The second question is, will faith save us without works; or, to put the same question in another form, will faith end in salvation, though accompanied by a life of wickedness? Doctrines certainly have been, and are held, which lead to this conclusion, yet the conclusion itself is seriously maintained by few; for, however in terms the doctrine of salvation by faith without works may appear to agree with certain expressions of Saint Paul's Epistles, yet, when it comes to be offered as a rule of practice, it shows its own inconsistency with every property and character of true religion so strongly, that the practical inference is always denied. It is generally avoided by putting such a construction upon the word faith, as to prevent any licentious deductions being drawn from the doctrine of justification by faith; so that, to the question just now stated, "will faith end in salvation, though it be accompanied with wickedness of life," the answer usually given is, that true faith never can be accompanied by wickedness of life. It is not necessary to go over the subject again, for the purpose of inquiring whether it be applicable to all the texts of Scripture to which it is applied, or only to some of them; for, I trust, we have shown upon the whole, that the sense, which the doctrine of justification by faith without works, rigorously taken, would put upon Saint Paul's expressions, can never have been the sense which Saint Paul himself intended amongst other strong reasons, chiefly for this, that it is in contradiction with his own re
peated declarations, and even with declarations delivered in the very writings in which the contested expressions are found. And I trust also we have shown (what undoubtedly it might be required of us to show), that these are interpretations fairly assignable to Saint Paul's words, which stand clear of the doctrine in its rigorous, or, as it is sometimes called, its Calvinistic sense.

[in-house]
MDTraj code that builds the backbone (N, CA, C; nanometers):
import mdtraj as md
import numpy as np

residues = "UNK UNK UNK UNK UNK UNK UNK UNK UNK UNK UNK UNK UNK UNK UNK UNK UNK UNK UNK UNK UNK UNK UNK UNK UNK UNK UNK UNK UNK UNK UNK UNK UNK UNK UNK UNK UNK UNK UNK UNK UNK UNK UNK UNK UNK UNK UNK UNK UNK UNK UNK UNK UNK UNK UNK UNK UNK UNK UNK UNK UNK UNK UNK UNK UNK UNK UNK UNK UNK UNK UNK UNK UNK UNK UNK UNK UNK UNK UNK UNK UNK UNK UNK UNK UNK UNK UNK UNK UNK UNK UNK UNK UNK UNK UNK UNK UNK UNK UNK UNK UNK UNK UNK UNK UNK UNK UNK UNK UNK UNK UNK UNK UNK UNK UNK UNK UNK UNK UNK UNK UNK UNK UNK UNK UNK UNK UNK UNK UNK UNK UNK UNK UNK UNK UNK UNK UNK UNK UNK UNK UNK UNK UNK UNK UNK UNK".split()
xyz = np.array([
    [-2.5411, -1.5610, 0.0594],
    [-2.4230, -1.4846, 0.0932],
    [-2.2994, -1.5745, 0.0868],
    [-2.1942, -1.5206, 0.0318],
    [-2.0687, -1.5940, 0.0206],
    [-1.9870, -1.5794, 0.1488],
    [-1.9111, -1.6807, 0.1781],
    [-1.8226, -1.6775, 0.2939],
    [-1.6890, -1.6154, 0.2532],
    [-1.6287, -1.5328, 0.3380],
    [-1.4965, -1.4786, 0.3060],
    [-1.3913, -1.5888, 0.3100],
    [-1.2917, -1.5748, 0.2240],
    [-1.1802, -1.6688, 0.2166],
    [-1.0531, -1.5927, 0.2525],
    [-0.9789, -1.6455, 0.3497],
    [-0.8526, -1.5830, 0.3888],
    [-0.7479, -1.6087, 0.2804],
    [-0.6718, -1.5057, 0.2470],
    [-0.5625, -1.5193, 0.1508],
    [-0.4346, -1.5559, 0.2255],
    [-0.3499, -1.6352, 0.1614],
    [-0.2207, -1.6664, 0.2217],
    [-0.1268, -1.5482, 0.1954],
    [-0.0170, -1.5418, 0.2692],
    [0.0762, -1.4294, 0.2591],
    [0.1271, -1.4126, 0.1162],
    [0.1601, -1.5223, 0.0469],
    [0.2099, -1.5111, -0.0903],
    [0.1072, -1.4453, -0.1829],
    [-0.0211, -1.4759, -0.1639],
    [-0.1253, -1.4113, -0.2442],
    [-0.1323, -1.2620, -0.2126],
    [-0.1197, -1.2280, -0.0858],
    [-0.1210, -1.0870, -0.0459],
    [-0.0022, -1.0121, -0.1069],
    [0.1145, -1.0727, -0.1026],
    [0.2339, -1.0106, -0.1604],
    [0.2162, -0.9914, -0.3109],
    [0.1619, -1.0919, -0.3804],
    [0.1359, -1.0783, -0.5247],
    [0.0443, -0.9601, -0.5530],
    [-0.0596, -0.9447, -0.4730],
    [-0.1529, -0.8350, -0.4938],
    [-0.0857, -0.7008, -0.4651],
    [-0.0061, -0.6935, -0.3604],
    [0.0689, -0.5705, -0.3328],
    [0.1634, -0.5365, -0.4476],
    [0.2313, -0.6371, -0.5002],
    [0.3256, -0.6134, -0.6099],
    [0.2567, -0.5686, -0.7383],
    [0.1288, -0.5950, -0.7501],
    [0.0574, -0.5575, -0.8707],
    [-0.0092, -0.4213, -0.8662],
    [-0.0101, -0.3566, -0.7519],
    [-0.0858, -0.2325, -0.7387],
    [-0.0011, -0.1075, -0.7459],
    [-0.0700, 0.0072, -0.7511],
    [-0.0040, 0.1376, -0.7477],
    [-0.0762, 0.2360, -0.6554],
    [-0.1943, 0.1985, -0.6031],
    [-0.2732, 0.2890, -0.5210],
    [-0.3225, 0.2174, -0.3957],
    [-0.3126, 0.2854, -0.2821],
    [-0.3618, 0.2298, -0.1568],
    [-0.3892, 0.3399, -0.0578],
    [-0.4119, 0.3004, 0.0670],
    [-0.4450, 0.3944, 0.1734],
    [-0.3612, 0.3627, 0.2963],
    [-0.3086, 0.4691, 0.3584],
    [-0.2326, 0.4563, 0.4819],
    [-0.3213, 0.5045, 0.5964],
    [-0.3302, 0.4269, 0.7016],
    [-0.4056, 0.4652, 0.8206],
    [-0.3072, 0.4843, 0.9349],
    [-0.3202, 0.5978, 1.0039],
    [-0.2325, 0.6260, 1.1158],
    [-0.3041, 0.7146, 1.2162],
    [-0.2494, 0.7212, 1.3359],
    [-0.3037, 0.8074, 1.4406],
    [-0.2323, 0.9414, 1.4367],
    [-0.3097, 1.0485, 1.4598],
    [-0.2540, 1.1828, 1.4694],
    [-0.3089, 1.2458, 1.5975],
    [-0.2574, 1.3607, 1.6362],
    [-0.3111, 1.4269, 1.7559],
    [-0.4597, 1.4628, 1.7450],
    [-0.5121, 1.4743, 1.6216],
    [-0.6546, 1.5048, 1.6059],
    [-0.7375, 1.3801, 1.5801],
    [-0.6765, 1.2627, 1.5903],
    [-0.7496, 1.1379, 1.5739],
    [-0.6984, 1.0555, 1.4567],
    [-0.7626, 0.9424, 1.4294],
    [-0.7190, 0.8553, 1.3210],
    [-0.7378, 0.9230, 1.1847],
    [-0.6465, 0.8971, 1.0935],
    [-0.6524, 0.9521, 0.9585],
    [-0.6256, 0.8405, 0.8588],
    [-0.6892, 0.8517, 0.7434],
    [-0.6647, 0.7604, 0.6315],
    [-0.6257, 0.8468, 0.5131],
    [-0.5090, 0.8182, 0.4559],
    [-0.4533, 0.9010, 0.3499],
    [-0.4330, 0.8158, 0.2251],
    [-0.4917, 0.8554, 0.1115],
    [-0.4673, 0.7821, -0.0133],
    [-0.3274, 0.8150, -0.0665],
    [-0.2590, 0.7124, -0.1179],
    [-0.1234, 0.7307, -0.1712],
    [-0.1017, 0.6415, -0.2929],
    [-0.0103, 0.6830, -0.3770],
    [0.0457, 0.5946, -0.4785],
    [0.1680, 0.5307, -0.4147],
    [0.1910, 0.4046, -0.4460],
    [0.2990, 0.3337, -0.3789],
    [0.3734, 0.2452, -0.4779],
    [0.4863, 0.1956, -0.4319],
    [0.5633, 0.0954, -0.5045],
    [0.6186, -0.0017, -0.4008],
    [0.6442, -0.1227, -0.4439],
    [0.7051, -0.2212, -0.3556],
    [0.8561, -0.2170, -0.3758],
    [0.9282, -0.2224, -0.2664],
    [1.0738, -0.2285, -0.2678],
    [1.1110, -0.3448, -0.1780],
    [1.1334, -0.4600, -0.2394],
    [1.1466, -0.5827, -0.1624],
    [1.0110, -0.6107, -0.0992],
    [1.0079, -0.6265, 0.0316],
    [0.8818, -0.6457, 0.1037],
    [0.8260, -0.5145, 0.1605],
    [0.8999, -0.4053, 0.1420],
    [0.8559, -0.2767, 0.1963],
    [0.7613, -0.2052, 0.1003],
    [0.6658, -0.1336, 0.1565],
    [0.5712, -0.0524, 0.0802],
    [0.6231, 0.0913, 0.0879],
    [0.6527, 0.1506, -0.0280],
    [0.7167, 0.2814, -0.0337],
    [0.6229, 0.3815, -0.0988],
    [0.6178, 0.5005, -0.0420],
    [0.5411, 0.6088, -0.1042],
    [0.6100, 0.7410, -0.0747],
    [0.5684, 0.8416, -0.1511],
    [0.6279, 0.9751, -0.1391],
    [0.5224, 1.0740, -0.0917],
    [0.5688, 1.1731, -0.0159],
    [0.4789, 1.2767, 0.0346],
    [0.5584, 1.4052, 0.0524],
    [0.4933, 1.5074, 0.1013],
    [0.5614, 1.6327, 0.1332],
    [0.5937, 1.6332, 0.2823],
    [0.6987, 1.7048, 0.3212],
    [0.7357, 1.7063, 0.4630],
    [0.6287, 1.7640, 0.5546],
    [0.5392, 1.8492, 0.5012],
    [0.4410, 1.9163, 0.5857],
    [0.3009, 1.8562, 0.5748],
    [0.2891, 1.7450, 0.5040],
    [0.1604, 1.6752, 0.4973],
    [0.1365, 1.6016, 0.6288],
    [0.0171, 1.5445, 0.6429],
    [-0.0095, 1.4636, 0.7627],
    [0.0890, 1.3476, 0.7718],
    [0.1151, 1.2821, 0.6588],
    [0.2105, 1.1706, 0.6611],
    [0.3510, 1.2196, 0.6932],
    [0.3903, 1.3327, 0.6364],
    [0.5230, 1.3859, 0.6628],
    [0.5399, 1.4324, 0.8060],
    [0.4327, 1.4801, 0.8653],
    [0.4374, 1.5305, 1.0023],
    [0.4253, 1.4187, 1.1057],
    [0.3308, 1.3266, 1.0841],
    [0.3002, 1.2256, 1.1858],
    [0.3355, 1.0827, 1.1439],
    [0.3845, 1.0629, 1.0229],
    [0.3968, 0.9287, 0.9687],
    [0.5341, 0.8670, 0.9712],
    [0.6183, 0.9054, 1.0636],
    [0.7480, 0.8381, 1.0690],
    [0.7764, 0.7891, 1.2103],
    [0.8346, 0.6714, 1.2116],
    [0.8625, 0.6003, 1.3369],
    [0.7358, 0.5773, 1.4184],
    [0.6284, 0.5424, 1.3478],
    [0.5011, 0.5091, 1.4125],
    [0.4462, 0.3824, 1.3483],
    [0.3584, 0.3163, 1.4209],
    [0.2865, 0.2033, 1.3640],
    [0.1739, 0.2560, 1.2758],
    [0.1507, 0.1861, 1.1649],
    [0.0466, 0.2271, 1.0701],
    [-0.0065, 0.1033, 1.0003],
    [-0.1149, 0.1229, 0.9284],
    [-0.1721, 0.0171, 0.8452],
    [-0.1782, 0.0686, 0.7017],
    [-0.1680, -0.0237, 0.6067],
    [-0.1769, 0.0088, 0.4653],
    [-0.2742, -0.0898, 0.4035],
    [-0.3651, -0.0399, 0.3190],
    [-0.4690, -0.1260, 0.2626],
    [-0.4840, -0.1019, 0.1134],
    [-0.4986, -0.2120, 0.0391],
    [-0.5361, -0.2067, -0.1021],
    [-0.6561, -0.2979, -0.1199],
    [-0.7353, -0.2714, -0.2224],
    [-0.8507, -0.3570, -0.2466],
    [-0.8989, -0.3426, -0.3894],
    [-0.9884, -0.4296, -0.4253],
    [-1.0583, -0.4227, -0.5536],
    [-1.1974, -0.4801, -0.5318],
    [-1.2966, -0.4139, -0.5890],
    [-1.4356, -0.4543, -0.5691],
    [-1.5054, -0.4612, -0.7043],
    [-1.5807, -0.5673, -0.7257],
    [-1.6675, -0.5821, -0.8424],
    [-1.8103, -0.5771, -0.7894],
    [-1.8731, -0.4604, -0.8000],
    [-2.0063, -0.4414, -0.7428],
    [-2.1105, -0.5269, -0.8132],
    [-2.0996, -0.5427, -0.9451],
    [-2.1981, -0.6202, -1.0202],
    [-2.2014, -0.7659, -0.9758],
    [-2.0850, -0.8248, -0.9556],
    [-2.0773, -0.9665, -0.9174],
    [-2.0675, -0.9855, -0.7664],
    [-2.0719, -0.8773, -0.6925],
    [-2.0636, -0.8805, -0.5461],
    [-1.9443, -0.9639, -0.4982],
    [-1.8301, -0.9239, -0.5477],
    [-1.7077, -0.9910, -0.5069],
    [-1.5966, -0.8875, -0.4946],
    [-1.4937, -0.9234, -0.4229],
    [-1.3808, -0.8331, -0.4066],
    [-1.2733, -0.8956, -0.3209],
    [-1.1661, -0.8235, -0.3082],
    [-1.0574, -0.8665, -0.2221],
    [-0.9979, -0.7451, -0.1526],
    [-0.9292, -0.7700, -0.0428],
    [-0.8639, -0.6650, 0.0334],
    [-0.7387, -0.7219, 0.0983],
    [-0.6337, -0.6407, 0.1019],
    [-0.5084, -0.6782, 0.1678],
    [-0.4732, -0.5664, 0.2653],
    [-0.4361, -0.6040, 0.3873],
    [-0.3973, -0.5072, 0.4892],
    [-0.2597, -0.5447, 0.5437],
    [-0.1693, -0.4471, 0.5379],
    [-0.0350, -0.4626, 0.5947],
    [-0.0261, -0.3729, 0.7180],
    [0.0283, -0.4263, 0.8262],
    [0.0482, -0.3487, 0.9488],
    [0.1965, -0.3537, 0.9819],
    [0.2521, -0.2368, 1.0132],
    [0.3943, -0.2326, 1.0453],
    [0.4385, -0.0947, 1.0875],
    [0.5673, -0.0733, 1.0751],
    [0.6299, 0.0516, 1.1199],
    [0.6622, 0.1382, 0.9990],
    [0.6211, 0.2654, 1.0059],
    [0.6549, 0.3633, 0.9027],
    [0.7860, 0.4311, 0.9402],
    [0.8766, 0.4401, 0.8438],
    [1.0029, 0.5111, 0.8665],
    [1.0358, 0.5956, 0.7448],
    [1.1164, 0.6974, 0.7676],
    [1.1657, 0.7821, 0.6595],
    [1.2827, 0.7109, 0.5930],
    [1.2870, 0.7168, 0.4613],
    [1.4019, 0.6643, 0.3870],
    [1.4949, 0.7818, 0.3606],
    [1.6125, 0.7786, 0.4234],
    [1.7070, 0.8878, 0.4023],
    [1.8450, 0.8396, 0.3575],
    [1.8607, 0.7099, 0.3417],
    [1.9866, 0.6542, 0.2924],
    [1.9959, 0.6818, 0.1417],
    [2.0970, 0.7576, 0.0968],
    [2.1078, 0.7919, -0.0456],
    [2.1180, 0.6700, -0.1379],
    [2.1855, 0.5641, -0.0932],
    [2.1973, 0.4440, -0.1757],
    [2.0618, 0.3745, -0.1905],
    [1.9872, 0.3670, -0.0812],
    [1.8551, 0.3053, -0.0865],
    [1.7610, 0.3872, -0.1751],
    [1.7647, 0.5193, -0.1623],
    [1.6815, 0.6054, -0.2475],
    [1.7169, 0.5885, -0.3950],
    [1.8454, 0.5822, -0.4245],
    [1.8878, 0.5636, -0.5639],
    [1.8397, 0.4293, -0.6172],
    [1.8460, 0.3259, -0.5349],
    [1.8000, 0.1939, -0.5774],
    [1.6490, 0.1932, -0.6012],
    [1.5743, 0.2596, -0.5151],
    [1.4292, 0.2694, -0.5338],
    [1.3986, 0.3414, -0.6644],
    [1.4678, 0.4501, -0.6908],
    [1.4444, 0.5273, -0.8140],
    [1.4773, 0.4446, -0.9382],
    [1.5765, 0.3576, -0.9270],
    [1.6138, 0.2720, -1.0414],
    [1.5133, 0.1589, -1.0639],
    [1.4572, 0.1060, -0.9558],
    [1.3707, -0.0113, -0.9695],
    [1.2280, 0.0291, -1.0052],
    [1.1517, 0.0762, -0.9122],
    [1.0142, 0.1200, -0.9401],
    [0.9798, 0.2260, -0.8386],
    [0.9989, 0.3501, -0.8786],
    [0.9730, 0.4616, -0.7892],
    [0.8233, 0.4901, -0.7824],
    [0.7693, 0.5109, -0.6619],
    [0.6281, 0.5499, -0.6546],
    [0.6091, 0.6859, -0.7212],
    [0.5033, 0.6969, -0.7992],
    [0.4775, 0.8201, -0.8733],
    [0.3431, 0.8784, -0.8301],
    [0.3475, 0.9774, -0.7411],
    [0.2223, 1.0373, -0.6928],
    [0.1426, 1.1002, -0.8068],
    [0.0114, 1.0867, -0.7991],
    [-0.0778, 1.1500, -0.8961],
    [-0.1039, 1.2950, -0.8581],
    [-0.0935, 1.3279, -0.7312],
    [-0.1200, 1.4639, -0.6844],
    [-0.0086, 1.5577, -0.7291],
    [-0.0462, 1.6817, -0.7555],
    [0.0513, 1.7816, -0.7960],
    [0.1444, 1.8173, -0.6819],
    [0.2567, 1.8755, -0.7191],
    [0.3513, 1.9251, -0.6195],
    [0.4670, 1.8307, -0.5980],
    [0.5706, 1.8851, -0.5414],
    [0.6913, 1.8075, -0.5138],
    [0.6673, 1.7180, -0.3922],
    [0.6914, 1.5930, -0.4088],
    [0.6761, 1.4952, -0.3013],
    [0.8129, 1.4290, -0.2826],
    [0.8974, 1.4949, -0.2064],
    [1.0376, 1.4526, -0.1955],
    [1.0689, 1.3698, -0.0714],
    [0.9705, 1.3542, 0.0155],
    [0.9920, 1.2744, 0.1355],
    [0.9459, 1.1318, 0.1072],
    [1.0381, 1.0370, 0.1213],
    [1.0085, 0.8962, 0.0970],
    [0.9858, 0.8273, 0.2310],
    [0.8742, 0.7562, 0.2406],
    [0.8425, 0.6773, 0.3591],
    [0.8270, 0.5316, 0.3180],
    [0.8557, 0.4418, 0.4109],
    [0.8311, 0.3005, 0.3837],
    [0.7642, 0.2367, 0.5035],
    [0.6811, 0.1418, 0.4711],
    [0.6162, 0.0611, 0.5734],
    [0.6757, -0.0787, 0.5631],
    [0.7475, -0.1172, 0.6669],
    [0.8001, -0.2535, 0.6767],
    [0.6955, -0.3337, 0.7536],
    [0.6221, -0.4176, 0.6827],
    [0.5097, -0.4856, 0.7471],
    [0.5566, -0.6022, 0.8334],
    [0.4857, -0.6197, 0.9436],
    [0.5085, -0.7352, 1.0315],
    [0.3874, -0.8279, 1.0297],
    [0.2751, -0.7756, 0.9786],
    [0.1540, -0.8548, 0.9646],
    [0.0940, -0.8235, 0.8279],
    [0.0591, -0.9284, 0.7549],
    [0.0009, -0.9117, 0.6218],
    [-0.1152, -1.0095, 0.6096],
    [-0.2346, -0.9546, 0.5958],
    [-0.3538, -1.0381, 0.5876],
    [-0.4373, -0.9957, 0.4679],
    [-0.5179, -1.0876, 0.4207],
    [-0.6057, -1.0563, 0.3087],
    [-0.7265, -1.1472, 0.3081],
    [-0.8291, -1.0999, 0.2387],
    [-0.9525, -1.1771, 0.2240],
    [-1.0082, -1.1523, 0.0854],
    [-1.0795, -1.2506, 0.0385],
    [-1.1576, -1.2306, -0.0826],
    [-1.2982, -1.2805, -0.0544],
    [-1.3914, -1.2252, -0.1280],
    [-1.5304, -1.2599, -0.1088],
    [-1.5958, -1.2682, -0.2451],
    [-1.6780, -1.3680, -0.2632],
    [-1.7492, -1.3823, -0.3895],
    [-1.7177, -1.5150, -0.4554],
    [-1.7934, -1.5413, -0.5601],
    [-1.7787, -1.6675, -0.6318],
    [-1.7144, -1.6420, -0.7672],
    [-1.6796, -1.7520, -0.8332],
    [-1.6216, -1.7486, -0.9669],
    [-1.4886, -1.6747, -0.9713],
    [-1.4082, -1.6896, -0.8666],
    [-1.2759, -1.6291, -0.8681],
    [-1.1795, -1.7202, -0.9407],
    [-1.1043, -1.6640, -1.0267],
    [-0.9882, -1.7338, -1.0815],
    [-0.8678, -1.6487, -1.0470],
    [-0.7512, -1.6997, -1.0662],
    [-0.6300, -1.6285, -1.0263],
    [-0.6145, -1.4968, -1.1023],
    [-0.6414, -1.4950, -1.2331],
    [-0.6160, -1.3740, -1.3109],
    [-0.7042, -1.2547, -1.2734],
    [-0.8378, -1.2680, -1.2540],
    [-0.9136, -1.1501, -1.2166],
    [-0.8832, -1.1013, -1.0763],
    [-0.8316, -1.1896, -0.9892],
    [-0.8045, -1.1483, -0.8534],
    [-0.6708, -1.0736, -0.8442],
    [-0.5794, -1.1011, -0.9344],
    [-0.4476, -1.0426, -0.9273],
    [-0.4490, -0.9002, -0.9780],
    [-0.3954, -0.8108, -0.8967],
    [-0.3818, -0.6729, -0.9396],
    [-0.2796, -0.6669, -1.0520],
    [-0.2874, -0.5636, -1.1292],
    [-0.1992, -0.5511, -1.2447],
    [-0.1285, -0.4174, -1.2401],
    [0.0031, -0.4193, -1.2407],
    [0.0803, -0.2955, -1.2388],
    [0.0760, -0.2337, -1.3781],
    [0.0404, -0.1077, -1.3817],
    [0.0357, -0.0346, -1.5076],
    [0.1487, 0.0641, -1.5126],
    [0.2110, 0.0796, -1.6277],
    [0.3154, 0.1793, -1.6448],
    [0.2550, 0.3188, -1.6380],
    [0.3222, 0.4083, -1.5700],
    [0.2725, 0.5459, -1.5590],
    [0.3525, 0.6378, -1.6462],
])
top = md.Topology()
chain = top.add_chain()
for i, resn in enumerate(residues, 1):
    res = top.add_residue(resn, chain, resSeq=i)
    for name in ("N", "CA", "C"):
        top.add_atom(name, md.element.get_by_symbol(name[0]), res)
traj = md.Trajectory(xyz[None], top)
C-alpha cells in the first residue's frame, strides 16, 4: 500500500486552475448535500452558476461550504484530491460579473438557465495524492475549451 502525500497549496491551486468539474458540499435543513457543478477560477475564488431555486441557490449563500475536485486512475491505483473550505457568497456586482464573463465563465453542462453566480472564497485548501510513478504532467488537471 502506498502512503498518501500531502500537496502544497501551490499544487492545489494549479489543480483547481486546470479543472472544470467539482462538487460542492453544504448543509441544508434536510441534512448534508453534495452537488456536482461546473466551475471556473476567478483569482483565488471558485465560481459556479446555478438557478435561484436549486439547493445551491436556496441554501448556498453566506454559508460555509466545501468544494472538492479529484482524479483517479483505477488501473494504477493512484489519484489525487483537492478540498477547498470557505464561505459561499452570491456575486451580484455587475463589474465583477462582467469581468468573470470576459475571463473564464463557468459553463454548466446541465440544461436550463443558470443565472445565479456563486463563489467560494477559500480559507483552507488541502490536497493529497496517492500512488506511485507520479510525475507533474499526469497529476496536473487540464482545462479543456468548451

The third question is, will good works save us without faith? Now, this is a question of circumstances and the principal circumstance to be attended to is, whether our want of faith be our own fault. It is certainly true, that want of faith may proceed from, and be a proof of a wrong and a bad disposition of mind, of such a disposition of mind as no good thing can come from. This, perhaps, was both very generally and in a very high degree the case with the Jews in our Saviour's time, and with many of those to whom the Apostles preached; because they had evidences afforded them, which ought to have convinced them, and which would have convinced them, had it not been that they gave themselves up to their prejudices, to their vicious propensities, and to wrong habits of thinking. And this their situation and opportunities will account for some of those strong denunciations against want of faith, which are found in Scripture addressed to the unbelievers of those times. "If our Gospel be hid, it is hid to them that are lost." And, to a certain extent, the same reason may be alleged concerning many of those by whom, in after ages, the